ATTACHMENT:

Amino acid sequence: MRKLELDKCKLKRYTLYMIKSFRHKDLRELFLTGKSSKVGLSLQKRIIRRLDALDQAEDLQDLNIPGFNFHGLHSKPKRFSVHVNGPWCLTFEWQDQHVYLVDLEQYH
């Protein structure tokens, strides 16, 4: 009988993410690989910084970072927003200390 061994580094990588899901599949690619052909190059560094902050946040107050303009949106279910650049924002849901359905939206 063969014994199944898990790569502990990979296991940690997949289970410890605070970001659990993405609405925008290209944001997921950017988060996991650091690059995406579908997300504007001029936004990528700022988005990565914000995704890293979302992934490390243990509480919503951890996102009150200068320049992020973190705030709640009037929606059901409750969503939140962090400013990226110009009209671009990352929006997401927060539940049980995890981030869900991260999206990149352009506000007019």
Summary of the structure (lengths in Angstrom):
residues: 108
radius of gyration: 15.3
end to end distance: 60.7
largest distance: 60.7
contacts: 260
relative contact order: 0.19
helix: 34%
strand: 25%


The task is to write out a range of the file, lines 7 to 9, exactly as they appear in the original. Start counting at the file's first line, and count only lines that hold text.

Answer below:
largest distance: 60.7
contacts: 260
relative contact order: 0.19